The City watchdog has warned staff to clean up their act following “shameful” behaviour at its London headquarters, including verbal abuse of catering teams and workers defecating on toilet floors.
A senior boss at the Financial Conduct Authority (FCA) – which is in charge of policing bankers and financial firms – has written to staff over their bad behaviour at the watchdog’s £60m office in Stratford, east London.
“You may have heard about some of these behaviours already and I’m sure others will come as a shock,” the FCA’s chief operating officer, Georgina Philippou, said in a note published on the authority’s internal website.
She reprimanded staff for a list of unpleasant practices, including: “Leaving cutlery and crockery in the kitchen areas, overflowing bins, stealing plants and charging cables from desks, catering and security teams being subject to verbal abuse, colleagues defecating on the floor in toilet cubicles on a particular floor, urinating on the floor in the men’s toilets and leaving alcohol bottles in sanitary bins.”
Philippou’s note, first reported by the Evening Standard, blamed the incidents on a “minority of colleagues” across the near 4,000-strong workforce but warned their bad manners and habits could not continue.
“I did think long and hard about whether to disclose all these behaviours because they are so distasteful and shameful but keeping quiet has not got us far in terms of changing … This kind of behaviour is unacceptable and will not be tolerated here.”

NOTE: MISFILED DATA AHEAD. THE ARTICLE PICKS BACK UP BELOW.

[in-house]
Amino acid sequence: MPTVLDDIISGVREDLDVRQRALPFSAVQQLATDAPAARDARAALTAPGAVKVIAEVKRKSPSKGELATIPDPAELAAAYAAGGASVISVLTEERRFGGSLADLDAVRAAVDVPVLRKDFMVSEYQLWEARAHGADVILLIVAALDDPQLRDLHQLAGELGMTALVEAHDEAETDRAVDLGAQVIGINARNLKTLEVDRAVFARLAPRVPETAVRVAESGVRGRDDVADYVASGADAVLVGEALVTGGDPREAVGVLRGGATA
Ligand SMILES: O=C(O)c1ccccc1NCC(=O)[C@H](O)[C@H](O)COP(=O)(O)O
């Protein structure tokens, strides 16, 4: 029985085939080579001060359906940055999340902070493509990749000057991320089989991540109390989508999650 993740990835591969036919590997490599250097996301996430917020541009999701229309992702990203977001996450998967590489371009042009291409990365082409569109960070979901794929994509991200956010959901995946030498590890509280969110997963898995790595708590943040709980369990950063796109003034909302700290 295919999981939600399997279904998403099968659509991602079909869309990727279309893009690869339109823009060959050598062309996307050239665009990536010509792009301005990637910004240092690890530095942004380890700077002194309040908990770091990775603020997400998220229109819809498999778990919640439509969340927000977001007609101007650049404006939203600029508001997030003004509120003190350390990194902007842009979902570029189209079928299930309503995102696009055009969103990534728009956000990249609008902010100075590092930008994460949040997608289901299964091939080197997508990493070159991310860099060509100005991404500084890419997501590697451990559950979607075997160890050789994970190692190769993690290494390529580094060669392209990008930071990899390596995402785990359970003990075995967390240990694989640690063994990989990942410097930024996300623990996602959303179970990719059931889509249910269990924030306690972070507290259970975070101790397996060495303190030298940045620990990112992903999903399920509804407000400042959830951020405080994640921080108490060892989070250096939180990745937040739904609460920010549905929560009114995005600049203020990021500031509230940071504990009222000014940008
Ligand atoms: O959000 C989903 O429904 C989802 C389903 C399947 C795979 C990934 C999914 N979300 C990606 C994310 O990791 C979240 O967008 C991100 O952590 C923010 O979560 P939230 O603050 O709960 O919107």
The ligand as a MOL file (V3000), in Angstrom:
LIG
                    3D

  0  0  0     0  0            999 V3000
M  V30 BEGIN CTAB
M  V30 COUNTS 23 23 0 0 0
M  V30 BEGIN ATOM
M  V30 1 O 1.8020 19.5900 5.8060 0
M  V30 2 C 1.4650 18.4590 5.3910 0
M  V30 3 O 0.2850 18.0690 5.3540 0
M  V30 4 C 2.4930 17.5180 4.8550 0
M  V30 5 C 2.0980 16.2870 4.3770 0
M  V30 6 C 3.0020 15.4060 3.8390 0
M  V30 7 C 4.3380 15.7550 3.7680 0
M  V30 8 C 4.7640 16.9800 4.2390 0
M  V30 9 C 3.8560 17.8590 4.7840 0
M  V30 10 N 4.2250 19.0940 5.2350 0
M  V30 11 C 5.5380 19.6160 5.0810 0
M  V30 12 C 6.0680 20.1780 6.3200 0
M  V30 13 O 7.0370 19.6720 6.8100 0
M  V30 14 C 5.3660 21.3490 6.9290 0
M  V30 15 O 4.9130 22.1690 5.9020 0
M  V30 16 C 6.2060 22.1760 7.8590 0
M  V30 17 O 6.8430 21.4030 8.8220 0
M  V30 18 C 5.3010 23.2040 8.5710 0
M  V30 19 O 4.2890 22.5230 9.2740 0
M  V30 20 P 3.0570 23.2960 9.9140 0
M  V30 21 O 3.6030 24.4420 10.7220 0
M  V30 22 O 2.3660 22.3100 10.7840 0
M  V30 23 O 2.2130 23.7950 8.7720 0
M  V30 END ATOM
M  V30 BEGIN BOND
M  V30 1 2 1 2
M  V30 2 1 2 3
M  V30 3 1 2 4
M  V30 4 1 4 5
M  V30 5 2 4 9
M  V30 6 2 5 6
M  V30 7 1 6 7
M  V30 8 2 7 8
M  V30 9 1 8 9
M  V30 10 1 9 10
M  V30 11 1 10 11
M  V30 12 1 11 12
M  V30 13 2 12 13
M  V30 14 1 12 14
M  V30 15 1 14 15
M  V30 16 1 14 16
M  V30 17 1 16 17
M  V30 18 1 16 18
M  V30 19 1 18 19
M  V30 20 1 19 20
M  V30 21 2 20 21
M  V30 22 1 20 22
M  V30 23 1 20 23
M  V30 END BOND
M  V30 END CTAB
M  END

It is an embarrassing admission by the City regulator, which is headed up by Andrew Bailey, believed to be a top contender in the race to replace the the Bank of England’s governor, Mark Carney.
The FCA made its long-awaited move from Canary Wharf, which had been its home since the 1990s, last summer. But within weeks of moving to its new headquarters near east London’s Olympic Park, the regulator was plagued by water supply issues, and was forced to send hundreds of staff home after water dried up in the building’s toilets.
Fitting out the 15-floor building cost the watchdog, which is funded by member fees, around £60m.
The FCA said in a statement: “There has been a small number of incidents of bad behaviour towards our colleagues and building. We have a duty as an employer to highlight this sort of poor behaviour and our senior management are very clear it is simply unacceptable.
“We value all of our staff and it is only right that we call out poor behaviour when we see it. Judging from the feedback we have received on the article, our staff agree.”